While it's dripping and further yogging and becoming 'cream cheese', that should give you time to get like gallon ziploc food grade plastic bags to put the resulting cream cheese in. And find people to give it to. And find people to give the whey to for their goats etc.**

(I don't know how long the bagged cream cheese would keep without refrigeration. it might just keep yogging stronger and stronger. You'll have plenty of time to look that up.)

*Yogurt starter can be as simple as a carton of readymade organic yogurt with live cultures and nothing else in it.

**Or to use the whey in cooking or in juice drinks etc. Or discard it, since by now you've got most of the food value out.

/susan8020 here/

(no subject)

Date: 2012-09-23 01:53 am (UTC)
From: [identity profile] icedrake.livejournal.com
The "urgent" part wasn't because of refrigeration. It's because we didn't have the food-grade containers to hold 200 gallons of milk.

(no subject)

Date: 2012-09-23 03:34 am (UTC)
From: [identity profile] nobodyhere.livejournal.com
That is the damndest question for people who make cheese.

Paneer - a gallon of milk + a few tablespoons lemon juice or vinegar makes about a pound of paneer. Paneer freezes beautifully. (Just google a recipe.)

(no subject)

Date: 2012-09-23 03:35 am (UTC)
From: [identity profile] icedrake.livejournal.com
That's the problem with people who make cheese: Make them do it enough and they have a strong aversion to making cheese for pleasure.

(no subject)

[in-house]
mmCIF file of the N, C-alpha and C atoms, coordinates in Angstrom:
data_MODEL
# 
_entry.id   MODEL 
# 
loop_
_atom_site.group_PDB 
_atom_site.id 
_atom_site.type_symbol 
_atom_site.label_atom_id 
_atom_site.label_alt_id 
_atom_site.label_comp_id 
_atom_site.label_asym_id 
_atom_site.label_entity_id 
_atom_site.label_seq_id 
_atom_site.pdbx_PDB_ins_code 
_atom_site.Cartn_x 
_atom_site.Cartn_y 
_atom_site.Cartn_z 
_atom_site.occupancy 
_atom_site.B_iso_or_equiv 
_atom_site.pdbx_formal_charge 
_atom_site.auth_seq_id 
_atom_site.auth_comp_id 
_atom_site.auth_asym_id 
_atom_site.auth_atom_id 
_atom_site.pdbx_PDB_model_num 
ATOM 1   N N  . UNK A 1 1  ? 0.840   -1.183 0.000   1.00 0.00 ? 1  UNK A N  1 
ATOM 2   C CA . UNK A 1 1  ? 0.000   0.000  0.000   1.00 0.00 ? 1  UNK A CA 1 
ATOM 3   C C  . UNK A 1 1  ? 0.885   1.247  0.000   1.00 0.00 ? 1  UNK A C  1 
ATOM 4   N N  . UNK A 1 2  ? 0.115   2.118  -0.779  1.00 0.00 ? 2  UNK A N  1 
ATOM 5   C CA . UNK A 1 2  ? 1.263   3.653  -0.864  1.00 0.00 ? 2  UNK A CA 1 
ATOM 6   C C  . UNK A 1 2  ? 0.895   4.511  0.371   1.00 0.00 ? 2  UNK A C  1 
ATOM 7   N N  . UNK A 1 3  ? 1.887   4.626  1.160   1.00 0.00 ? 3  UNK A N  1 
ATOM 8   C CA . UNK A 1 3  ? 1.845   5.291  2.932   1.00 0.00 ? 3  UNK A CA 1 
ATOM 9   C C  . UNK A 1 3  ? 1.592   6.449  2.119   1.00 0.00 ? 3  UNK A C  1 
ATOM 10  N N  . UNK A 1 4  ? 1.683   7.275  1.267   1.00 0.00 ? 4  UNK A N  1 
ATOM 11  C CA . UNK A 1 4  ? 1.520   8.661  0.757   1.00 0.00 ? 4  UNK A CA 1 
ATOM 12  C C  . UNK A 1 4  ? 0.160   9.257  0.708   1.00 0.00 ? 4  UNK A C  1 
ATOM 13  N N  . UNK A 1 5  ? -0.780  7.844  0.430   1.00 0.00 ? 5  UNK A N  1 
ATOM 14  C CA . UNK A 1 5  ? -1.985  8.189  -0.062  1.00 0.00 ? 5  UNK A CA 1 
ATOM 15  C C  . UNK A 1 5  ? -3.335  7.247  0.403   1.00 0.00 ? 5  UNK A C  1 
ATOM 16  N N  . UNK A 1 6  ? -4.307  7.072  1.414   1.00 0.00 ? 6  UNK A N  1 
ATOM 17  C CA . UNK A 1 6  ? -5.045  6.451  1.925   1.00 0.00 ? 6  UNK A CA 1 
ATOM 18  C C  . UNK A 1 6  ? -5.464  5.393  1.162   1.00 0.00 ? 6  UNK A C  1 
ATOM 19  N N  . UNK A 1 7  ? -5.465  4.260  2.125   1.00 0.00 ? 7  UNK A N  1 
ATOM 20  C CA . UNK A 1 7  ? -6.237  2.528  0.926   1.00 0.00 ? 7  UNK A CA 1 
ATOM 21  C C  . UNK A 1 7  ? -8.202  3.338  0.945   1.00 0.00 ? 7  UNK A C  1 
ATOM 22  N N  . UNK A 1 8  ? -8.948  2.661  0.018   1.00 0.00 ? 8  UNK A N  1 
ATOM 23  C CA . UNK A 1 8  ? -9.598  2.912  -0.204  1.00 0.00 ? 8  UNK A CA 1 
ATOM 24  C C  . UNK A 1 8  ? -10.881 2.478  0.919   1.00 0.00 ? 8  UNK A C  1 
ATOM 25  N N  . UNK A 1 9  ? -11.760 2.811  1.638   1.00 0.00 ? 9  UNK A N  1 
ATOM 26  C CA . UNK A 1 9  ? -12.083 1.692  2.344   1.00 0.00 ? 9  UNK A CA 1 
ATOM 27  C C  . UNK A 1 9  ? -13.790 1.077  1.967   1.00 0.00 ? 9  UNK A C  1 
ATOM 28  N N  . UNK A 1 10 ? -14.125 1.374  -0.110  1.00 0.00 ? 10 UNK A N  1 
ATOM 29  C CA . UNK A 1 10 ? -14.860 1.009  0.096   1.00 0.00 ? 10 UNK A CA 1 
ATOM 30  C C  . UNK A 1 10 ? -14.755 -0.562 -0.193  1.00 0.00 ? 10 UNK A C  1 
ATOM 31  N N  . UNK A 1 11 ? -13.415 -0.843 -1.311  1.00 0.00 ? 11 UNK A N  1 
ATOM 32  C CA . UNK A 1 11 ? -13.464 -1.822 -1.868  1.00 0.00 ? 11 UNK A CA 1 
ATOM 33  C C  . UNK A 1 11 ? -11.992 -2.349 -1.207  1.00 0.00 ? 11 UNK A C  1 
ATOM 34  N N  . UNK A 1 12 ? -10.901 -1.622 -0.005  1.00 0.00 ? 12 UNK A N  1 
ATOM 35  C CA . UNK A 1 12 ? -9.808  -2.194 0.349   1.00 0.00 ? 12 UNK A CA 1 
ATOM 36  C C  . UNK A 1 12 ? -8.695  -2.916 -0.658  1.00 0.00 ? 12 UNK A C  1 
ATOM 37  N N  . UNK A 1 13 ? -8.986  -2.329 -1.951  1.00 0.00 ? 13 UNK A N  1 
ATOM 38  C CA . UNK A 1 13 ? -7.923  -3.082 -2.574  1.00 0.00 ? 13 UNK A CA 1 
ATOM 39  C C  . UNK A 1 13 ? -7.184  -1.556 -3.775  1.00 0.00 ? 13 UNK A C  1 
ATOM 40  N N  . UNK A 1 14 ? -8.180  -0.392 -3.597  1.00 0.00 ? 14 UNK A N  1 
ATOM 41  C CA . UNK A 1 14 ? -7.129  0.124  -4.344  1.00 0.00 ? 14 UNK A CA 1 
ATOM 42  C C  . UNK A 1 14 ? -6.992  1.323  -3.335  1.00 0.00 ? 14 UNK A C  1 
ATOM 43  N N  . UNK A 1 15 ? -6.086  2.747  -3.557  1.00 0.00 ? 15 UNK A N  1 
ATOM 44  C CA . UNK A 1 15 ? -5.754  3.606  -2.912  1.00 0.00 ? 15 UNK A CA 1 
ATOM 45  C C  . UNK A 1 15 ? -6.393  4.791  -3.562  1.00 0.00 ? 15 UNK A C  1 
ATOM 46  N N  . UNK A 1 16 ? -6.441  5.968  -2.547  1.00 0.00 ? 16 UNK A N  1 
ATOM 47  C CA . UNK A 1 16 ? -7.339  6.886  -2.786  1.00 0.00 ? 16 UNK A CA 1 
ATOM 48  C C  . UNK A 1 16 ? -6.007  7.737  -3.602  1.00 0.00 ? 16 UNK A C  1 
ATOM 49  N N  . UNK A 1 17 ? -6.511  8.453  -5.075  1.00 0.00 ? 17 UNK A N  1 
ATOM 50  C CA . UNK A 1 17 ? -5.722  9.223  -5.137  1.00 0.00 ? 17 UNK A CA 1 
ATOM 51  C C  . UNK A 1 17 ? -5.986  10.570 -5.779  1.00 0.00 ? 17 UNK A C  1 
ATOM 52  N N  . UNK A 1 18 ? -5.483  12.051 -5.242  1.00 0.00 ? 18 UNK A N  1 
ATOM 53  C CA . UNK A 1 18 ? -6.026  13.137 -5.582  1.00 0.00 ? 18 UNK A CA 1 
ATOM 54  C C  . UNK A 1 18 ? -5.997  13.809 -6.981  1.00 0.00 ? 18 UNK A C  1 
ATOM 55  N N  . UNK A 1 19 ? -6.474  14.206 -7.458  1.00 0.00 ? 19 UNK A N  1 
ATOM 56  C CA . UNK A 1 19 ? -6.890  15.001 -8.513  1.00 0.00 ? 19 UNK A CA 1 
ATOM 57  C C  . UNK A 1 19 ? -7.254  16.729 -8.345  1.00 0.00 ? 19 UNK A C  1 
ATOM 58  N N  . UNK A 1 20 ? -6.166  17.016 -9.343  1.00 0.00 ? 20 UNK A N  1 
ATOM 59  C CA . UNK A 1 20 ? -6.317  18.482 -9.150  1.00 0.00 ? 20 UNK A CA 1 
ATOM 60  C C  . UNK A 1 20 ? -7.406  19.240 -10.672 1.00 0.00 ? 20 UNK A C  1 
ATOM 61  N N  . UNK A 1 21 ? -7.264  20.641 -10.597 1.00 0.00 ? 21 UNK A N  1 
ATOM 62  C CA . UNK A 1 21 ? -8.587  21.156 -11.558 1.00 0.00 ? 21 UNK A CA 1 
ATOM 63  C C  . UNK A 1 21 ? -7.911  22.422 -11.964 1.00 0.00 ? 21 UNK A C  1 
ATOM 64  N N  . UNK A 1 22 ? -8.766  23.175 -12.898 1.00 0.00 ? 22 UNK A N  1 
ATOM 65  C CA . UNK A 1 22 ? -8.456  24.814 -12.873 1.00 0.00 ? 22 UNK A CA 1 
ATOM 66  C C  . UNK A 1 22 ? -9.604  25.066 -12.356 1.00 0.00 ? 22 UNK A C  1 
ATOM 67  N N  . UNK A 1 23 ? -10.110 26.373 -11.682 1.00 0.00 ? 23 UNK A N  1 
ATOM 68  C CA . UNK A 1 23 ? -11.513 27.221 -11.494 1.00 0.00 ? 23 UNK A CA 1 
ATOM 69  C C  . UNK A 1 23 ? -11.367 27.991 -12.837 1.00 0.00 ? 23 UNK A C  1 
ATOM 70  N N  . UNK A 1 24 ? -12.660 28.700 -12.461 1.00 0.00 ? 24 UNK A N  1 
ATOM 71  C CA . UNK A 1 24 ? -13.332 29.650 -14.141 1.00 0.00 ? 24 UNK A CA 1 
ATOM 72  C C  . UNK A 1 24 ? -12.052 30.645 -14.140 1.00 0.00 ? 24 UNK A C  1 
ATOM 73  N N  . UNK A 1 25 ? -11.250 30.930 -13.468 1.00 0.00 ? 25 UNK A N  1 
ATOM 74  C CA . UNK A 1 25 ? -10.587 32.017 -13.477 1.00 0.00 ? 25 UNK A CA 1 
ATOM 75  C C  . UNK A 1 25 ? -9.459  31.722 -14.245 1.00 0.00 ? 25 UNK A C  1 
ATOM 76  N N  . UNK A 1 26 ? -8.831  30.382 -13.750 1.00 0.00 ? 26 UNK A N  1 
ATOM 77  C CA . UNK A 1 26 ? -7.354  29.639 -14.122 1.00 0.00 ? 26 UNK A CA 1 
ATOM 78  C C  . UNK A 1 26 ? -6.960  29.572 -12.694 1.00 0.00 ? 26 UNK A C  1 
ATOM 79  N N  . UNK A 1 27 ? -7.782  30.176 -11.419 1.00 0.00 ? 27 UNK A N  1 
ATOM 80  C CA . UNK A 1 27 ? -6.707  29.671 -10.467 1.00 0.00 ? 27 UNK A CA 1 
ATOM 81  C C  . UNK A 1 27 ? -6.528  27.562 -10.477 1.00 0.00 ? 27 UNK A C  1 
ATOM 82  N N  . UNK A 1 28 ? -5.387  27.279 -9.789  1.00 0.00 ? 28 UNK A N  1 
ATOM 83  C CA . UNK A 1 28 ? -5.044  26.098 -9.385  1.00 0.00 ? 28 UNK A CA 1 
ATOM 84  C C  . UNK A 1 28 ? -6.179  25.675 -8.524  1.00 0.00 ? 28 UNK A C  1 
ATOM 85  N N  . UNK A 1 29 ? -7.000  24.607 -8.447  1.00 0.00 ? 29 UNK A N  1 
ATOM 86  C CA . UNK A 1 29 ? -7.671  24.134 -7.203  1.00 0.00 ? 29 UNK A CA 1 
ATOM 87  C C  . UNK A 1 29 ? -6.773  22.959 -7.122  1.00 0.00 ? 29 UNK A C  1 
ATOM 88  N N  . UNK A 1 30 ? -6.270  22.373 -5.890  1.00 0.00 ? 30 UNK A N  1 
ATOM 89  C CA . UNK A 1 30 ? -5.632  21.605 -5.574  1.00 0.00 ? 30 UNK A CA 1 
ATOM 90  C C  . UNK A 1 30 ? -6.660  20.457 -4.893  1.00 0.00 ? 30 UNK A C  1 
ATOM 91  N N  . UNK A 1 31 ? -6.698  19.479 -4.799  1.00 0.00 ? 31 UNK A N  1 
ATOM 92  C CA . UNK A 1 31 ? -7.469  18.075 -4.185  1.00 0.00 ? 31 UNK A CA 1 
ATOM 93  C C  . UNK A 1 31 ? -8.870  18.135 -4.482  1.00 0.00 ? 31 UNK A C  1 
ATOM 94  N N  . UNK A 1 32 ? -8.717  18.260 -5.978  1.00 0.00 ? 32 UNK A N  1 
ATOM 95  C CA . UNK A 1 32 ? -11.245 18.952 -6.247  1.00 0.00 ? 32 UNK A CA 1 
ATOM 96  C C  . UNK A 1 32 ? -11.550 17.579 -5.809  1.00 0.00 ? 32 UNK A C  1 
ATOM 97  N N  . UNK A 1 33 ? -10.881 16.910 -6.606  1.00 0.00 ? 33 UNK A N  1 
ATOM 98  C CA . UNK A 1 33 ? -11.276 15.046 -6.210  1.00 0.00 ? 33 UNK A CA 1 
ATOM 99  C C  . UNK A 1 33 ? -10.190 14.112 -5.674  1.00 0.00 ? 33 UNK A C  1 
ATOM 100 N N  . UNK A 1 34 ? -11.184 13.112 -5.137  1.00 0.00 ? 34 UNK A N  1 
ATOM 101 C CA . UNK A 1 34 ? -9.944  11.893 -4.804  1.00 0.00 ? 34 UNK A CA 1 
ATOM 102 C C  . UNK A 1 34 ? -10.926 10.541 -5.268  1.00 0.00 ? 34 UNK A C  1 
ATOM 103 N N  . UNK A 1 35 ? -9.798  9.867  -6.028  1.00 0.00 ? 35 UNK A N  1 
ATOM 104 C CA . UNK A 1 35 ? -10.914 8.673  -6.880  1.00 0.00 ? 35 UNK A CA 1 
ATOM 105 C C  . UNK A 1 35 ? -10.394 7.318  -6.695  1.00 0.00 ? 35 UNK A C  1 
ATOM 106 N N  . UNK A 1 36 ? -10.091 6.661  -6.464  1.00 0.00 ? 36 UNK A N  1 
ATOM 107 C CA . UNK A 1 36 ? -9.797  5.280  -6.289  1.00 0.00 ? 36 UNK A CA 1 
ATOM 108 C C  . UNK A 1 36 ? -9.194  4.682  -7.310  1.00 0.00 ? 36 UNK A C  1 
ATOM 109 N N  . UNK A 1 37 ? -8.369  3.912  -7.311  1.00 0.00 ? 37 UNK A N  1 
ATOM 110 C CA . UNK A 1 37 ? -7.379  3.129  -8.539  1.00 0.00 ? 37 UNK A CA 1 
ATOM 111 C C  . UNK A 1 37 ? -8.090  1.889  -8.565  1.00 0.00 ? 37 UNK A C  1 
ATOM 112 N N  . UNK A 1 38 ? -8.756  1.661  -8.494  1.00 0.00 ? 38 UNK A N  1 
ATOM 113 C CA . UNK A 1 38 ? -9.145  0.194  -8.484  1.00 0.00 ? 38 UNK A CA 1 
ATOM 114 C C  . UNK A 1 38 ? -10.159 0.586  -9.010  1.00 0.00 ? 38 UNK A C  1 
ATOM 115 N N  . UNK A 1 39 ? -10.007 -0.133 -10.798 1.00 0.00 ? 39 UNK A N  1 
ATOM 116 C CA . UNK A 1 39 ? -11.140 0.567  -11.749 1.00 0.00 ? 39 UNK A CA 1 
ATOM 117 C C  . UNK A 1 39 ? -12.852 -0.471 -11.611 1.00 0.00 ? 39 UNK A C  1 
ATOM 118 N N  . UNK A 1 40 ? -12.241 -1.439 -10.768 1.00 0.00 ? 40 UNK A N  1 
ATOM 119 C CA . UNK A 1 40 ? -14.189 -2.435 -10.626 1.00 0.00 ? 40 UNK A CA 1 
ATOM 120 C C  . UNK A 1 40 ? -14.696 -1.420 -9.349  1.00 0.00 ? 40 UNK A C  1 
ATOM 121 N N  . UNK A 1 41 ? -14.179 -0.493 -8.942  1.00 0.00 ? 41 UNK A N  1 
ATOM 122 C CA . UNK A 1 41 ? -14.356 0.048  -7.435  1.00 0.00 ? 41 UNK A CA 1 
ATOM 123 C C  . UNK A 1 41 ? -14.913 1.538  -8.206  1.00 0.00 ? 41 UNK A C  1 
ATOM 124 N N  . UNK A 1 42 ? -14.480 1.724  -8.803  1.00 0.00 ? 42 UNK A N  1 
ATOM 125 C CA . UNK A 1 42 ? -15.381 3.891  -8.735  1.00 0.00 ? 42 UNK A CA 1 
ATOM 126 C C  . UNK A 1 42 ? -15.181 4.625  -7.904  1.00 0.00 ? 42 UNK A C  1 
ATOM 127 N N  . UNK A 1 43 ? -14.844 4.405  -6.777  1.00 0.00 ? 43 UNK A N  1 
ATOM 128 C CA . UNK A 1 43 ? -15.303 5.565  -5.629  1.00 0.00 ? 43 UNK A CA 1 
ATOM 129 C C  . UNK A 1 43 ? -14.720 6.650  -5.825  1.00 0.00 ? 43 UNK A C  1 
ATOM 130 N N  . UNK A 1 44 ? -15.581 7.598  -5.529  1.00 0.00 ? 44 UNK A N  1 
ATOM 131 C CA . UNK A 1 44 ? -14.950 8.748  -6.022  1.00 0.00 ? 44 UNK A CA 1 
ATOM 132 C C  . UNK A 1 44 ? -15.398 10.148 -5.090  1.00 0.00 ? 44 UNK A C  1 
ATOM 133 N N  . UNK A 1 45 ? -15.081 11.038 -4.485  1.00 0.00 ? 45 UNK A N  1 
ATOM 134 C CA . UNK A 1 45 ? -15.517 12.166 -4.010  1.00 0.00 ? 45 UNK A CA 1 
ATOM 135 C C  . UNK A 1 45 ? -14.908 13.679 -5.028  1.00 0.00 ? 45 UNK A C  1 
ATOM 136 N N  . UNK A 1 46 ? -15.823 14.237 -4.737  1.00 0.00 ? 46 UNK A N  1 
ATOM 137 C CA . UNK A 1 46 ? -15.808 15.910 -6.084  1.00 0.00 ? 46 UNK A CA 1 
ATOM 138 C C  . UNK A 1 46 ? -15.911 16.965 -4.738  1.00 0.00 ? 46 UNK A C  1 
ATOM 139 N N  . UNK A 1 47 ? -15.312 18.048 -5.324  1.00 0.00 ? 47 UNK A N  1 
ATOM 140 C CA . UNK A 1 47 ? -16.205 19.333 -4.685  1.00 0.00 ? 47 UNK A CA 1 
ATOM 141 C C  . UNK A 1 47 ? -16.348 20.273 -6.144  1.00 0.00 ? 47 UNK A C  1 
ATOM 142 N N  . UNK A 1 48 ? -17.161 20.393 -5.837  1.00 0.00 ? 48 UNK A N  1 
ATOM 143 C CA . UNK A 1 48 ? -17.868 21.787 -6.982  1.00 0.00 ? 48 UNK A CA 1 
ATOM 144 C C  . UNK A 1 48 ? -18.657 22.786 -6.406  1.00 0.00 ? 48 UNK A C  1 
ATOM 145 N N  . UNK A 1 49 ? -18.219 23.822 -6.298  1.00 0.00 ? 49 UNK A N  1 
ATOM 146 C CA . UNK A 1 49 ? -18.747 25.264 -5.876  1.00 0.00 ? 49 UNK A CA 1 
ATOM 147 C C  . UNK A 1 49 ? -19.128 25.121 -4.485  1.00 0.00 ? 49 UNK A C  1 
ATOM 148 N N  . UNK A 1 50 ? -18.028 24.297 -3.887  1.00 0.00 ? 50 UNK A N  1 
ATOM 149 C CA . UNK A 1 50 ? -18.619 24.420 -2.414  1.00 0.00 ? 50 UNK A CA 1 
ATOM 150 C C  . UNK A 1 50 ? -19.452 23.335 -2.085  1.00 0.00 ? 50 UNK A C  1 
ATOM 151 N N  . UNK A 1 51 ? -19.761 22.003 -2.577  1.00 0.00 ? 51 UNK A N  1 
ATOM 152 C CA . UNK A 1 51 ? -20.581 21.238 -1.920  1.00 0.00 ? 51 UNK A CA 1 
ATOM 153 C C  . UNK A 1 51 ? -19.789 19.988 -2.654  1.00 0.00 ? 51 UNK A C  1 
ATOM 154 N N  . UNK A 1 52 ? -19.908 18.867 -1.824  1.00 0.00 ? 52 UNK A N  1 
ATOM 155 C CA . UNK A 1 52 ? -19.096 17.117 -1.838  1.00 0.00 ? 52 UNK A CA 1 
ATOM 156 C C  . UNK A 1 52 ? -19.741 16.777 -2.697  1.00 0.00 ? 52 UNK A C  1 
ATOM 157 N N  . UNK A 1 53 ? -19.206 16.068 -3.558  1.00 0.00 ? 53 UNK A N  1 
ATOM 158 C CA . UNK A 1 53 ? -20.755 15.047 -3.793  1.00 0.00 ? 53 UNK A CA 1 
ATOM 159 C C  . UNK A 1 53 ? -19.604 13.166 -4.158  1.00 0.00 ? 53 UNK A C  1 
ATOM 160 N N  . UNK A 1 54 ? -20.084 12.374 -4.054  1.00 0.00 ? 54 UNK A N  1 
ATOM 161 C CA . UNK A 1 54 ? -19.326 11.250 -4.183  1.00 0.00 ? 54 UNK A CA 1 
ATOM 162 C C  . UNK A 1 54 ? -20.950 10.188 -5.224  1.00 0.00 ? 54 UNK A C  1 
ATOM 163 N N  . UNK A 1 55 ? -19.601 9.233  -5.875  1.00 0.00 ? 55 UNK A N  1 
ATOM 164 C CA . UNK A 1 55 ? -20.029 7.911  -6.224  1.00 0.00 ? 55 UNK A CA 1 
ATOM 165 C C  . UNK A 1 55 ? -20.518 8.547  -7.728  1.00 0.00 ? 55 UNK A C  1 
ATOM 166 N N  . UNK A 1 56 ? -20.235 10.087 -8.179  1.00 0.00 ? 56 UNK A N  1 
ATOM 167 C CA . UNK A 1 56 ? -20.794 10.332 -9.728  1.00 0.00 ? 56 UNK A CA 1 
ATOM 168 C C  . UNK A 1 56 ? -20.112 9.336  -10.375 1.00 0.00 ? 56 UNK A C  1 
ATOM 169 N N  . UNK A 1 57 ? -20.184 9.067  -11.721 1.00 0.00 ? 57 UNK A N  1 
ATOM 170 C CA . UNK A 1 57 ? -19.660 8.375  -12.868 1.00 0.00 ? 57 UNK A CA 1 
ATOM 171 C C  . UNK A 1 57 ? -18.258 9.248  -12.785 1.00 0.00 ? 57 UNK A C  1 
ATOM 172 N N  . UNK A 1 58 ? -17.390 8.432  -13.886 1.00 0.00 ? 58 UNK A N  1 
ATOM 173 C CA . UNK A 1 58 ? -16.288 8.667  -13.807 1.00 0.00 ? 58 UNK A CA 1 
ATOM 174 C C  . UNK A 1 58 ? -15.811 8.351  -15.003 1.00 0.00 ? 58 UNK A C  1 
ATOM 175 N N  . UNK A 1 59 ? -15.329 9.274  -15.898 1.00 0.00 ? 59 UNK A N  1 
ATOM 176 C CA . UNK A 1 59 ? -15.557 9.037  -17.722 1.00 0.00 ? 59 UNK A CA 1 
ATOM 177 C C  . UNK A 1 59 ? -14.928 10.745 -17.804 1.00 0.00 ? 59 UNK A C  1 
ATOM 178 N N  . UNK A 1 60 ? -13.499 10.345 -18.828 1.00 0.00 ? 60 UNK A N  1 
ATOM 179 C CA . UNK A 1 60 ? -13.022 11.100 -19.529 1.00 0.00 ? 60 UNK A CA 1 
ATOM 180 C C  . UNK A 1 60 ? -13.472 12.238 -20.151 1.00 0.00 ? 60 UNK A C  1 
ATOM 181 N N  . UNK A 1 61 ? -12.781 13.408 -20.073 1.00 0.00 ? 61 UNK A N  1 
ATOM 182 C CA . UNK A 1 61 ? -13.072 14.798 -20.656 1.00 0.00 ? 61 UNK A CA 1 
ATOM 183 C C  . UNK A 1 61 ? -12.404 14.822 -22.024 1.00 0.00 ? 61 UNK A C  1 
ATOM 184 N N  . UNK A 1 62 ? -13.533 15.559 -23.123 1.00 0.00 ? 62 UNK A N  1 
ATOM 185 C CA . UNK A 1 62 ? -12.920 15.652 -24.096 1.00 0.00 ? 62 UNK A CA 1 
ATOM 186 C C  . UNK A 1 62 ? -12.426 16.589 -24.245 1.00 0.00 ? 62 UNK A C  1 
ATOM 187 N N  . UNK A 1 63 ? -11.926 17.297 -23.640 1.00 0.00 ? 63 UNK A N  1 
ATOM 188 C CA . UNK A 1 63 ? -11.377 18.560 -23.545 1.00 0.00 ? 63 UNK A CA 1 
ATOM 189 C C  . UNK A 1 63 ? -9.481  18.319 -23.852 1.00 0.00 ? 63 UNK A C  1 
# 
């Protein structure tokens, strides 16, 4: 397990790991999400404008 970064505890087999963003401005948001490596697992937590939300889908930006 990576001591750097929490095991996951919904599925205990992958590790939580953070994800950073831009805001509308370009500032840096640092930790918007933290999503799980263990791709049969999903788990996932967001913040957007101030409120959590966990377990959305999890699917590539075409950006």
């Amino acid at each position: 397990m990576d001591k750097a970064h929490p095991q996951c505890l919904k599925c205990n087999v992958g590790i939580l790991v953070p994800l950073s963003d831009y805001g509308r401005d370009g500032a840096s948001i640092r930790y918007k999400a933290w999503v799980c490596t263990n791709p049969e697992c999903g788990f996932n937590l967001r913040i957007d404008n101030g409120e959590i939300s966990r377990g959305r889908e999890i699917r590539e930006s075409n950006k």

Date: 2012-09-23 04:04 am (UTC)
From: [identity profile] da-lj.livejournal.com
Too late to the game, I see... So perhaps I can suggest something silly.

If you were here, you could take it to the "International Plowing Fair" (which is International for what reason, I'm not sure; it's always in Ontario. But I digress).

And thence to the innumerable ancient "pockita pockita pockita pockita [boof] pockita pockita" ice-cream making machines, and make really awesome-tasting nearly-hand-churned ice-cream.

So, what did you come up with? and/or were you able to come to terms with tossing the unusable raw material, which I certainly had lots of experience with on my parents' maple farm: one dead squirrel doesn't care how big the vat of maple sap is, it is still gonna all get dumped out.

(no subject)

Date: 2012-09-23 01:41 pm (UTC)
From: [identity profile] icedrake.livejournal.com
In the end, everyone was too busy to actually make anything, and we saved what we could containerize -- 10-15 gallons.

The ice cream idea (as just about any non-cooking or non-aging idea, really) wouldn't fly, though: The milk is unpasteurized. Both Virginia and Ontario authorities would flip their lid if we tried feeding it to the populace.

The only fortunate part is, this was milk we had on hand due to the milk truck driver being an idiot, and we're still getting paid for it. We just didn't have the heart to simply dump it.
Edited Date: 2012-09-23 02:38 pm (UTC)

(no subject)

Date: 2012-09-25 06:48 am (UTC)
From: [personal profile] rectangularcat
Milk bath, dunk tank?